The prevalence of antibiotic-resistant bacteria has been well documented in dairy animals (Fessler et al., 2012; Lindeman et al., 2013; Saini et al., 2013; Cummings et al., 2014; Duse et al., 2014; Gibbons et al., 2014; Wichmann et al., 2014). The occurrence of antibiotic-resistant bacteria in animal production systems raises the potential for promoting multiple drug–resistant bacteria (Esiobu et al., 2002; Straley et al., 2006; Wilhelm et al., 2009; Holmes and Zadoks, 2011) and the transmission of antibiotic-resistant bacteria to humans through agriculture, the food chain, and the environment (Witte, 1998; Kummerer, 2003; Ward et al., 2014; Wieler, 2014).

Monitoring of fecal indicator and pathogenic bacteria in groundwater is important for assessing the risk of microbial contamination of groundwater, especially in regions potentially influenced by CAFOs. We first conducted a pilot survey to estimate the loads of fecal indicator bacteria and pathogenic bacteria in the environment of two CAFOs. We then conducted a systematic survey of indicator bacteria (generic E. coli and Enterococcus), pathogenic bacteria (Campylobacter, E. coli O157:H7, and Salmonella), and antibiotic resistance in groundwater. The survey was conducted at four groundwater transport scales: (i) in groundwater immediately below the water table at the dairy sites, (ii) in production aquifers immediately below dairies, (iii) in production aquifers within the vicinity of dairies, and (iv) in production aquifers away from dairies.

The study was conducted in the unconfined alluvial aquifer system of the Central Valley of California, which underlies an irrigated agricultural region with a large number of dairy CAFOs (Fig. 1). The survey included repeated, seasonal sampling events in monitoring and domestic wells of eight commercial dairies followed by a broader survey of private domestic wells across the region. Subsets of generic E. coli (gram-negative) isolates and Enterococcus (gram-positive) isolates from groundwater collected in these surveys were assessed for their susceptibility to antibiotics. The objective of our work was to determine the frequency and magnitude of indicator and pathogenic bacteria and their antimicrobial resistance in groundwater at various distances from their source, to assess the risk factors related to microbial contamination of groundwater, and to determine antibiotic resistance characteristics of bacteria in groundwater. The working hypothesis was that wells with close proximity to CAFOs are more vulnerable to microbial contamination and antibiotic resistance.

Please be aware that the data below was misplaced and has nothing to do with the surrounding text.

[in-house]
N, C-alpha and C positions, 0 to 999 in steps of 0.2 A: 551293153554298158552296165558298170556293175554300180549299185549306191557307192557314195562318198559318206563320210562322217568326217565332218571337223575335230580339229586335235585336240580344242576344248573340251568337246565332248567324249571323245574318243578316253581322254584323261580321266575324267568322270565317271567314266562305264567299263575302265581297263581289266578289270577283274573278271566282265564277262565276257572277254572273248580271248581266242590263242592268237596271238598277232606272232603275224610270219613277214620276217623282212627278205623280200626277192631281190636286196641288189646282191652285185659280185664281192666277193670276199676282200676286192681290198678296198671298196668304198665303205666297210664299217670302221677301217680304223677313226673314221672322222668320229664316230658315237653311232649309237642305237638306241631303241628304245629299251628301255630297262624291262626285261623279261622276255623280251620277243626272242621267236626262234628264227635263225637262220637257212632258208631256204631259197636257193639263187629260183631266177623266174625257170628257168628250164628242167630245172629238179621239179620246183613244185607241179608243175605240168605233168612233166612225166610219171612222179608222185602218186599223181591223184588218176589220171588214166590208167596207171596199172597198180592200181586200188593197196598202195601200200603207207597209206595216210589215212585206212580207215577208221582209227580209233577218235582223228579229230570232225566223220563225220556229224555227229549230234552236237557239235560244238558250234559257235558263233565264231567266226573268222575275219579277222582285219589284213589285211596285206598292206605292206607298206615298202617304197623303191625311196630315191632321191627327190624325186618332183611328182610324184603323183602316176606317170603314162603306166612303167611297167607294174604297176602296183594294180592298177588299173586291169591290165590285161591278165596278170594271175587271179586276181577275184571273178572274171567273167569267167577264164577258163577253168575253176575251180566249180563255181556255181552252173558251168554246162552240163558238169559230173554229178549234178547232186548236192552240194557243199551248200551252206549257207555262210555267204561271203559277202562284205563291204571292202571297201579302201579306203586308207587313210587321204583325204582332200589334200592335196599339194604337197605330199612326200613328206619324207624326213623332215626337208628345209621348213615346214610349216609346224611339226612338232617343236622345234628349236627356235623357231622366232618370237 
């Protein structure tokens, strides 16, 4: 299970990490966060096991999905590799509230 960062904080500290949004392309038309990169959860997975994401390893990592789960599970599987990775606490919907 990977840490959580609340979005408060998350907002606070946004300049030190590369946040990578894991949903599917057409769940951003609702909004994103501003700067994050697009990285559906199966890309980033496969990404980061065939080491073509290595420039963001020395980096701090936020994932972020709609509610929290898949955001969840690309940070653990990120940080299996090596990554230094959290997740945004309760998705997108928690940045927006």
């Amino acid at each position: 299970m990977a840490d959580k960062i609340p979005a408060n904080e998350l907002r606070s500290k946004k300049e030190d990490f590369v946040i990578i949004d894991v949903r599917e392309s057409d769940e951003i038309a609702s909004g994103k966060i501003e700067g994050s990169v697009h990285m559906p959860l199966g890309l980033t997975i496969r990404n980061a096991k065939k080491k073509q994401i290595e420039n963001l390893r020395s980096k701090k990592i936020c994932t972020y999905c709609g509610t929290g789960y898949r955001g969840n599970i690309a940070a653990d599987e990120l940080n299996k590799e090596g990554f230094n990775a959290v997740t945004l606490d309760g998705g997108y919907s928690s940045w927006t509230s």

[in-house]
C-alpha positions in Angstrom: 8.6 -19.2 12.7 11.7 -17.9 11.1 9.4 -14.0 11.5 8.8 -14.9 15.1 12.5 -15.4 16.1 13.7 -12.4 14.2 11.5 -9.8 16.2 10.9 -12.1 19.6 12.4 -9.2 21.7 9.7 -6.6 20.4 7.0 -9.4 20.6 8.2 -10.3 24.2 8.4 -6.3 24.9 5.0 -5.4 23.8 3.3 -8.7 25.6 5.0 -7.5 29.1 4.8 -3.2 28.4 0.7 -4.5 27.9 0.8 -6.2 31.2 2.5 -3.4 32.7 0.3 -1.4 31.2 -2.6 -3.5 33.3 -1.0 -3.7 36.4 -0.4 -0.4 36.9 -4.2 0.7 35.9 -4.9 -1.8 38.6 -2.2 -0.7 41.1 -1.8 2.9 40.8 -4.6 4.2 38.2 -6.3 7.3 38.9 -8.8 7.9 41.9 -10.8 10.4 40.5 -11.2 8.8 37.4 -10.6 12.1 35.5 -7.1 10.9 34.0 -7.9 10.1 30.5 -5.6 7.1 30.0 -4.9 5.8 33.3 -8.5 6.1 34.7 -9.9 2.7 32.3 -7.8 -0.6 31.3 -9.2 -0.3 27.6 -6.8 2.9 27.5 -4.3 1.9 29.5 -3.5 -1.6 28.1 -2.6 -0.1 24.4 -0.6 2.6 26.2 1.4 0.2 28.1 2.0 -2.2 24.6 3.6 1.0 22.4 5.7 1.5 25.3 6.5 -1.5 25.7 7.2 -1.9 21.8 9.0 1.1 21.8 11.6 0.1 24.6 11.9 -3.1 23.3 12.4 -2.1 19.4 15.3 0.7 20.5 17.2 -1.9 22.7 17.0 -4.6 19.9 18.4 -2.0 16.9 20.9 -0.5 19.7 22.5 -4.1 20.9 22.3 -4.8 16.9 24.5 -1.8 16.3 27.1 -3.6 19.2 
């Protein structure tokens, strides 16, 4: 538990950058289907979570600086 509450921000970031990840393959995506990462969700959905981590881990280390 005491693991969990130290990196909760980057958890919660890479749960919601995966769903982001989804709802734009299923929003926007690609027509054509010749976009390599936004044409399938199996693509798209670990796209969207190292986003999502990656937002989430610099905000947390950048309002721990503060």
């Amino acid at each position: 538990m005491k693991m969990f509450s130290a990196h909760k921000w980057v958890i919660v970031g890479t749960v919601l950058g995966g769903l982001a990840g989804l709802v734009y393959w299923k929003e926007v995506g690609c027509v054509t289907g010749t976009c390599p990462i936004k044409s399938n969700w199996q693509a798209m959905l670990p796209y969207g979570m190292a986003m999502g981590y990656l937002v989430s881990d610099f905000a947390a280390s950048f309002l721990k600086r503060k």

Fig. 1.
Fig. 1.

Study area in California focusing on four counties overlying the Central Valley aquifer (dark gray): Stanislaus County (S), Merced County (M), Kings County (K), and Tulare County (T). County boundaries shown as black lines. The southern and central Central Valley has a high concentration of dairy concentrated animal feeding operations and manure-treated irrigated crops (black). The study was conducted on eight dairies (red) and included a regional survey of 200 domestic wells (white).

 

Materials and Methods

Study Area

The Central Valley is an area of intensive agricultural production with 3 million ha, nearly two-thirds of the total land area, devoted to irrigated farming (Burow et al., 2008). Sources of irrigation water include groundwater and surface water (Faunt et al., 2009). Irrigated crops on or near dairies include, among others, leafy greens used for human consumption. Rural communities and households and many urban areas rely on groundwater as their sole source of drinking water, with minimal or no water treatment. Microbial contamination of groundwater is therefore a significant concern for food safety and human health in this region.

The study area was comprised of the four counties with the largest concentration of dairies in the California Central Valley: Stanislaus, Merced, Tulare, and Kings Counties (Fig. 1). The underlying Central Valley aquifer system is formed by unconsolidated alluvial fan and fluvial basin sediments of varying quaternary and late tertiary ages. These sediments comprise the upper 500 to 1000 m of thicker continental and underlying, older marine sediments (DWR, 2004; Page, 1986). Hydraulic conductivity can vary greatly depending on the particle size of sediments: coarse fraction hydraulic conductivity and fine fraction hydraulic conductivity have been estimated to be 1000 and <0.1 m d−1, respectively (Faunt et al., 2009). The Central Valley is broadly divided into three contiguous subbasins: the northern Sacramento Valley, the southcentral San Joaquin Valley (SJV), and the southern Tulare Lake Basin (TLB) (Gronberg et al., 1998). Stanislaus and Merced Counties are within the SJV, and Tulare and Kings Counties are within the TLB (Fig. 1).